A bill sponsored by the state House Majority Leader could see an offset for Arizonians who obtain a concealed carry permit.
The measure would offer a tax credit of up to $80 towards the cost of a permit and training in the state. The Arizona Department of Public Safety currently charges $60 for new permits and $43 for renewals while training costs vary.
The legislation’s sponsor feels it will help boost public safety overall.
“Law enforcement have told us time and again that the first line of defense are those that carry CCW permits,” Rep. Steve Montenegro, R-Avondale, said. “In essence, what it does is it’s bringing a level of awareness that we want to make sure that we can say maybe the next generation of those that want to have or possess firearms, they understand that we as a state value making sure that people are educated in how to use weapons or how to carry weapons.”
Montenegro’s bill, HB 2494, would allow those who successfully pursue and obtain a permit to seek the credit of up to $80 against their state income tax. Those who fail to qualify or are denied a permit would be ineligible. The credit could rollover for as many as five years should the taxpayer owe less than the offset amount in taxes.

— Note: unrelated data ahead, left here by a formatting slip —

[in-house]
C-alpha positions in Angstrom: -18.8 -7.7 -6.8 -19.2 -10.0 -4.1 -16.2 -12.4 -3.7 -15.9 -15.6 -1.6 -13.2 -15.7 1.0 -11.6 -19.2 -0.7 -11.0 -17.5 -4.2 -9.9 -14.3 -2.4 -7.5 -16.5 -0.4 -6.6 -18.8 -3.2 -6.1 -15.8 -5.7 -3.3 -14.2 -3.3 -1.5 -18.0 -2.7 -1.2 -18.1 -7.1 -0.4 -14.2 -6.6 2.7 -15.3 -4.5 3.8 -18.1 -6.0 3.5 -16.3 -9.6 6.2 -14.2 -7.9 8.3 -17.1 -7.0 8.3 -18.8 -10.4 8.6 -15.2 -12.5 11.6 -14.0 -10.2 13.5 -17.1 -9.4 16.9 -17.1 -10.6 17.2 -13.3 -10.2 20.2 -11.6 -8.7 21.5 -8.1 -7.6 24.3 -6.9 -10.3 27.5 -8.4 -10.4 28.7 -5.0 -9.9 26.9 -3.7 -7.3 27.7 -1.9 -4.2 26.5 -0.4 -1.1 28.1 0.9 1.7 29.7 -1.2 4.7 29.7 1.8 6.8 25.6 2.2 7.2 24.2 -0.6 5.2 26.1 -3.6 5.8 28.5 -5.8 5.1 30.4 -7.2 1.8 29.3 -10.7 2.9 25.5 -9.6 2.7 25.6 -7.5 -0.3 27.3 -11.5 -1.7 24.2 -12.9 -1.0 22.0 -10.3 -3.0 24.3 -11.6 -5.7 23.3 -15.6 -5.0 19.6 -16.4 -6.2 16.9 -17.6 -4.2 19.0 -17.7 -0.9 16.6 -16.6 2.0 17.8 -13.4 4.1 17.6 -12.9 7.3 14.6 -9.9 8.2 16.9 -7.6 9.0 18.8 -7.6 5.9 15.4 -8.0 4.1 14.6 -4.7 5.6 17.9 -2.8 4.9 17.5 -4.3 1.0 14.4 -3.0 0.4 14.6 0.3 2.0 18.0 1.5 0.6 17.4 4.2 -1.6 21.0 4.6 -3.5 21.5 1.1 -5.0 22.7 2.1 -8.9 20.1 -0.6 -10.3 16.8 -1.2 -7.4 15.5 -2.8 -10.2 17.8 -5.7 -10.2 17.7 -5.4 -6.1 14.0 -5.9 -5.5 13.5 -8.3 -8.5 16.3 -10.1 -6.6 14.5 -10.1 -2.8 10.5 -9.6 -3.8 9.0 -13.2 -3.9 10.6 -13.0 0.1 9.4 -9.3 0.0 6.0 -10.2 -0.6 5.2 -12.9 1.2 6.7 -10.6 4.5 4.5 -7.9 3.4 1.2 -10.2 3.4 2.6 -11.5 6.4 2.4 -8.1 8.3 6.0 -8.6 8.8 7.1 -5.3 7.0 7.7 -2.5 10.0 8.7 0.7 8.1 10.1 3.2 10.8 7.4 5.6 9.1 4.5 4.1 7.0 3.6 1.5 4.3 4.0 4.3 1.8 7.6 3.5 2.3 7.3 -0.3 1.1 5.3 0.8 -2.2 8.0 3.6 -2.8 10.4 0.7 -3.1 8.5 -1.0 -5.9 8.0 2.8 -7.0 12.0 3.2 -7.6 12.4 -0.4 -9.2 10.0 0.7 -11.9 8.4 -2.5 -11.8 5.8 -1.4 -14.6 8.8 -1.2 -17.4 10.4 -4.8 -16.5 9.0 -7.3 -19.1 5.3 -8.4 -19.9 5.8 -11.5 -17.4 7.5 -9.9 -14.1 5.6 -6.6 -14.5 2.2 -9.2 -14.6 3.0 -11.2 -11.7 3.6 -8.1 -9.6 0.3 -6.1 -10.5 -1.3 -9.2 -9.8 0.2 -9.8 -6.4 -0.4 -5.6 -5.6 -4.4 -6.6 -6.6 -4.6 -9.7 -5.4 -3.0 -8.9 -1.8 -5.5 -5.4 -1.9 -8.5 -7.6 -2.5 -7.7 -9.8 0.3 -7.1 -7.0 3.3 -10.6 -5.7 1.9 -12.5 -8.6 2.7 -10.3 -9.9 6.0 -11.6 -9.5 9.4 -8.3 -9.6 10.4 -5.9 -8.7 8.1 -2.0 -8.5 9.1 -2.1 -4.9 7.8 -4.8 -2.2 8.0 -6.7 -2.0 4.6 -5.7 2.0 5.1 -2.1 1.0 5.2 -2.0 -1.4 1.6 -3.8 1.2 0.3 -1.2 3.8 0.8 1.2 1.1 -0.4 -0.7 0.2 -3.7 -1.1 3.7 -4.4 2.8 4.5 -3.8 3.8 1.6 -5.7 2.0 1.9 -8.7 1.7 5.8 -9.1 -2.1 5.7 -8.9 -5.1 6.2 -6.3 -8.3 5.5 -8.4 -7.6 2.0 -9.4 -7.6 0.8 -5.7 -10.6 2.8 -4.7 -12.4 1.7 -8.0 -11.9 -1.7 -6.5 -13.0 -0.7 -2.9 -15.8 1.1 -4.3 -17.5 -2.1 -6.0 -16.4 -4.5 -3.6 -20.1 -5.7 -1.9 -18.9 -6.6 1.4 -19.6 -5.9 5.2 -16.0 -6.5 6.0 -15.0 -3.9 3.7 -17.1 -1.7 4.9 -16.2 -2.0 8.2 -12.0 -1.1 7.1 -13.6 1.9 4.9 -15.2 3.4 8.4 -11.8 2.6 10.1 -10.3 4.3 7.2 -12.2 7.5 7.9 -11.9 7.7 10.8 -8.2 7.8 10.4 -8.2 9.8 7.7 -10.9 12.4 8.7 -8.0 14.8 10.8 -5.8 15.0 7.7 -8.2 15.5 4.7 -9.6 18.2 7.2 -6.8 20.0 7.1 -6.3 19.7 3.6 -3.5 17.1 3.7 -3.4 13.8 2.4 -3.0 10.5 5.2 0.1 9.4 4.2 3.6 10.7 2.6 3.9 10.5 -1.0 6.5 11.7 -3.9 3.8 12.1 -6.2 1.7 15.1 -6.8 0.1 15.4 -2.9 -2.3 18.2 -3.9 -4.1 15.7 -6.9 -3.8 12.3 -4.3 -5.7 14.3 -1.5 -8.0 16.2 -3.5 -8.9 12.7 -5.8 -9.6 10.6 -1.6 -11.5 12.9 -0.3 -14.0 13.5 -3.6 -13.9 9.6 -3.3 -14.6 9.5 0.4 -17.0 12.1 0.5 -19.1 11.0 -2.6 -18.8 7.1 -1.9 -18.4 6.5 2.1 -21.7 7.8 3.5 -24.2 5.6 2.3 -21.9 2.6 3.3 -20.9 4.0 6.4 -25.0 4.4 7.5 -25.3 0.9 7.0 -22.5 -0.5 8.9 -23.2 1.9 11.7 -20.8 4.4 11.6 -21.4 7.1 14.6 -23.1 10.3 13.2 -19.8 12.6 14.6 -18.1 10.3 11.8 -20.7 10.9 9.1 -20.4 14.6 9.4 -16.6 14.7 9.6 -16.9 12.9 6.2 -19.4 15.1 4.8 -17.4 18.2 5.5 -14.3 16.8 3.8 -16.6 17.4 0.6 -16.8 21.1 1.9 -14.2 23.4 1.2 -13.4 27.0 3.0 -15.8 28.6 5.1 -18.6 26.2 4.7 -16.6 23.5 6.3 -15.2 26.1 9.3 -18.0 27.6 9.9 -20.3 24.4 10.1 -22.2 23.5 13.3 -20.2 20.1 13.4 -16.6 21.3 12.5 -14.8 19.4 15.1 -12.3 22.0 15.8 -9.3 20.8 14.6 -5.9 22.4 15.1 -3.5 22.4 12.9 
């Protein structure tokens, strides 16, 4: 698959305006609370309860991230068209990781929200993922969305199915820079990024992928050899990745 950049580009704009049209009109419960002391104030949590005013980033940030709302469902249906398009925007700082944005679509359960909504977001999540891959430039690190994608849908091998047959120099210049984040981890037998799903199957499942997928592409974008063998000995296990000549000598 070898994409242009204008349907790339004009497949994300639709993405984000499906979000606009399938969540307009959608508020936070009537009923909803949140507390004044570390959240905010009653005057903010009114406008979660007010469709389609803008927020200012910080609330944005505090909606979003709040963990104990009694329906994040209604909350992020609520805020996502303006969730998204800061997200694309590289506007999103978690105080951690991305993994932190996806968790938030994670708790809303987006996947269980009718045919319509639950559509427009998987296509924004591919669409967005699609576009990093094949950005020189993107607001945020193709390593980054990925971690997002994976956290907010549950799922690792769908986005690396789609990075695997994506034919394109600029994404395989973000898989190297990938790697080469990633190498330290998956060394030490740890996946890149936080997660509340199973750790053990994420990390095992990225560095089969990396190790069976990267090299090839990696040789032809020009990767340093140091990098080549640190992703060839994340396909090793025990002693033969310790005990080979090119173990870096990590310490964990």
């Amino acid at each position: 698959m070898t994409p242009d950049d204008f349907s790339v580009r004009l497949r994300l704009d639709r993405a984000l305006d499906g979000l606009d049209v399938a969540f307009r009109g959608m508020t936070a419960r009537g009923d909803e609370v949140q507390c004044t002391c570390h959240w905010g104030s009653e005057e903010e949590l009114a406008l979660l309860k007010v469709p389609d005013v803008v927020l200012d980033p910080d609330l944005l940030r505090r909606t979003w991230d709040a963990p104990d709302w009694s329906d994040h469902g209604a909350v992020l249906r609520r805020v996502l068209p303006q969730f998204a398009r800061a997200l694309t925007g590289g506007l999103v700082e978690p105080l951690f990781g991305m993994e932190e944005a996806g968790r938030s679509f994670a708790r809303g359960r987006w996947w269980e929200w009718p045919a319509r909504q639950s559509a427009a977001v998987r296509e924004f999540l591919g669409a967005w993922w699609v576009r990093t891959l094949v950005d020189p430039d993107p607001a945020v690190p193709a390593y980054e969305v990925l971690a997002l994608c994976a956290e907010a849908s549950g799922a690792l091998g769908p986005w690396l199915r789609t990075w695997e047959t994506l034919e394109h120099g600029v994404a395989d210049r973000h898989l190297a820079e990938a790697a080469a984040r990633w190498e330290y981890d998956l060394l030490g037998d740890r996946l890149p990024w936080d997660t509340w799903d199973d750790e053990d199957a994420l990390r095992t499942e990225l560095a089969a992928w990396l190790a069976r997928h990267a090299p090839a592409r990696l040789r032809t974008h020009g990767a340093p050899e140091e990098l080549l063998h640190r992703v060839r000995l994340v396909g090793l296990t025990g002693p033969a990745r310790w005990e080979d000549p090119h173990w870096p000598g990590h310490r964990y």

Arizona is a “constitutional carry” jurisdiction that allows those able to legally possess a handgun to carry one concealed without a permit. However, the state has long granted permits to those who apply through a lenient shall-issue system that, since 2011, has not mandated a training requirement.
According to state police statistics, there are currently over 251,000 permits active in the state with the largest demographics – almost one in five – being issued to males aged 60-69.
Some think the offset could translate into more people seeking firearms classes, which they contend could be invaluable.
“There are a lot of people carrying weapons that no longer have the training,” Jeff Prather, founder of Warrior School, LLC, told KVOA. “They do not know how to clear them, they don’t know how to make them safe, all they’ve done is plinked at some cans or shot some targets and then they think that they are ready to defend themselves.”
Not all are enamored with the proposal. Citing concerns over taxpayers underwriting the cost of training and permitting Laurie Roberts with the Arizona Republic slammed the offset in an opinion piece as, “welfare for gun owners.”